It was more of an accusation than a question.
“No,” he said and Savannah’s lips went white, her shoulders going rigid and tight as if taking a punch.
“See?” Her voice broke slightly as she turned to Katie. “He—”
“But I can come back,” he said, gripping her hand, turning her to face him, forcing her to look into his eyes. She was blank, carefully blank, as if showing some kind of emotion, some kind of fear or hope, would bring her to her knees. Suddenly, he was desperate to convince her, to shake off that terrible stillness so he could see something true. So he could see the real Savannah.
“I have a couple months’ work to finish up in St. Louis,” he continued. “But then, I can come back. I…” He glanced at Katie, who was staring at them slack-jawed. “I want to come back.”
Savannah’s face was still unreadable, but he felt her hands shake as she pulled them out of his, small tremors, cracks throughout her foundation. “We don’t have to talk about this right now.”
Finally, something in her flashed, her eyes got hot. “Because we’ve known each other three weeks, Matt, and half that time you were lying to me. The other half you were killing yourself in my courtyard with guilt over the Elements accident and now, suddenly, you’re over it and ready to move here?”
That pissed him off, summing up the relationship that way so she could dismiss it.
“I’m not a child, Savannah. I know how I feel.”
“Really?” she asked, laughing slightly and her scorn stung, like nails across his skin. “I find that hard to believe.”
He stepped close. Her heat had lit his own fuse and he was suddenly pissed off that she doubted him.
“Are you so ready to throw away what we’ve got?” he asked.
“And what exactly do we have?”
His eyes narrowed, his muscles tightened. “Don’t try to pretend you don’t feel something, Savannah. You don’t let people close to you, I know that. And yet—” he spread his arms, painfully aware of his eight-year-old audience “—here I am.”
Her eyelids flinched. “I don’t understand why you’re so ready to throw away your life for a woman you’ve known less than a month.”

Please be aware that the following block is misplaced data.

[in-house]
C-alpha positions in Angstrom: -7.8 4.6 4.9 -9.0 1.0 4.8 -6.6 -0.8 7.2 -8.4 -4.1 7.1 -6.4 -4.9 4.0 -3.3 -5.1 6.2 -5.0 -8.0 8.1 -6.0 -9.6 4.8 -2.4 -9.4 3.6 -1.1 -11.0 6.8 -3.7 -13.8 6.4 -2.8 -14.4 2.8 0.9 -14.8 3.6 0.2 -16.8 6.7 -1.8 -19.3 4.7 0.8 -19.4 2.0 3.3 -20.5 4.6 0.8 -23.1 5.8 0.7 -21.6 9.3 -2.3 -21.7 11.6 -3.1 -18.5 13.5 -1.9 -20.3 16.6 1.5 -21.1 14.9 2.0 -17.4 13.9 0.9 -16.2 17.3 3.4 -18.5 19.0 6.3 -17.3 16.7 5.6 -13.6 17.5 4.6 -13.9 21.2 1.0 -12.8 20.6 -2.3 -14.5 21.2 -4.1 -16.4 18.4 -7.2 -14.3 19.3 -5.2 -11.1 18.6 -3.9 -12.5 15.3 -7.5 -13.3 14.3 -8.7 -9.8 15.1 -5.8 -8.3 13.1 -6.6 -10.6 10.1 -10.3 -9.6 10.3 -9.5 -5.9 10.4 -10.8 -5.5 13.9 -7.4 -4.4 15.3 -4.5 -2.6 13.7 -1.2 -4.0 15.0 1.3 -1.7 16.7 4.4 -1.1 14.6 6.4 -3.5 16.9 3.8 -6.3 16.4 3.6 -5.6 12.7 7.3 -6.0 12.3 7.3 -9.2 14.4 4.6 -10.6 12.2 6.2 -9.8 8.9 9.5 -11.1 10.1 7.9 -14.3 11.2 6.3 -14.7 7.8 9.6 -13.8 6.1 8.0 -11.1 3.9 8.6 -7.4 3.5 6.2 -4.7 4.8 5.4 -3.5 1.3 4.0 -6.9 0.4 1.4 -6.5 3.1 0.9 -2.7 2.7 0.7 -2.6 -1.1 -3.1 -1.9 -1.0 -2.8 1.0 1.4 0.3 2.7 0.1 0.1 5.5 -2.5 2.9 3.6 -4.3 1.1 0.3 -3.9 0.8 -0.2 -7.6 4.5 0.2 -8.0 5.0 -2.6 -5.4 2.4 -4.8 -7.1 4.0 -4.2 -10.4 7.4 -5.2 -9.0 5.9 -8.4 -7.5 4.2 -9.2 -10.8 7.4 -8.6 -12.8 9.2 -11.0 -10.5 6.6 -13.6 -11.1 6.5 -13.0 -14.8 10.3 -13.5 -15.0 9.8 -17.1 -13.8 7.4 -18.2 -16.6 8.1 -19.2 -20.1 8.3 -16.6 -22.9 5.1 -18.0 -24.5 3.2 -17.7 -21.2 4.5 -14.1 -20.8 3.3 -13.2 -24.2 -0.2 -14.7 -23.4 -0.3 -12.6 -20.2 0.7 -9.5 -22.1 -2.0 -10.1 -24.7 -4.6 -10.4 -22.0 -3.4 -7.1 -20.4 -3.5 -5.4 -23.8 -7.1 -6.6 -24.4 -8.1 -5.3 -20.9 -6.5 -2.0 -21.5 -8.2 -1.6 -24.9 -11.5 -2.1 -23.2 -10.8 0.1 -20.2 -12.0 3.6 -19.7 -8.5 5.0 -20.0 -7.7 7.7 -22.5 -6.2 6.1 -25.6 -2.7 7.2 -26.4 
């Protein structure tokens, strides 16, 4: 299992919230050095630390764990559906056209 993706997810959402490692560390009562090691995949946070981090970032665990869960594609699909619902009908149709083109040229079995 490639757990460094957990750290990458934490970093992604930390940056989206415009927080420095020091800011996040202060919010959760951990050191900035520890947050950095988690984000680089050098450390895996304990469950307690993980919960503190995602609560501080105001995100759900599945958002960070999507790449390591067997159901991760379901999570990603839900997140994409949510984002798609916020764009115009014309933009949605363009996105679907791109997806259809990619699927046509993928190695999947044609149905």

“I don’t think of it as throwing away my life. I can be an architect anywhere,” he said, “and St. Louis is no longer my home.”
“And the Manor is?” she asked, her eyes wide. “It’s that easy for you?”
“I’m not saying this is my home,” he snapped. “And I’m not saying that we should get married tomorrow. But I feel something here. Something real and—”
Savannah stepped away as if from a fire that was flaring out of control. “This isn’t the time or place,” she said, every wall, every defense and barrier in place. She was impenetrable. Unknowable.
Katie stood behind her, owl-eyed and Matt realized Savannah was right. They could talk later.
But, come hell or high water, they would talk.
SAVANNAH, THE COWARD didn’t come down for dinner. She didn’t come to play cards. Matt played Rachmaninoff again, pounding out the chords, throwing all of his anger into the stormy movements, trying to call her downstairs. Trying desperately to compel her to him.
But he could feel her upstairs in her room. A room, in all his sneaking around, he’d never gotten into and now, suddenly, it felt like a mystery. As if there were things hidden there that were far more important than jewels.
He imagined her bedroom, clean and uncluttered. Polished and lovely. Understated, like her.
And he wanted so badly to be in both of them.
“Matt,” Margot said, standing in the doorway. “Not that the music isn’t beautiful, but it’s a little…stirring for the middle of the night.”
He jerked his hands off the keys feeling wasted. Tomorrow could very well be his last day here and he couldn’t believe Savannah wasn’t going to talk to him.
“Go upstairs and get her,” Margot said.
“That easy, huh?” he asked, not believing it for a second.
“No.” Margot laughed. “Not that easy at all. Nothing about Savannah is, but it’s what makes her love all the better.”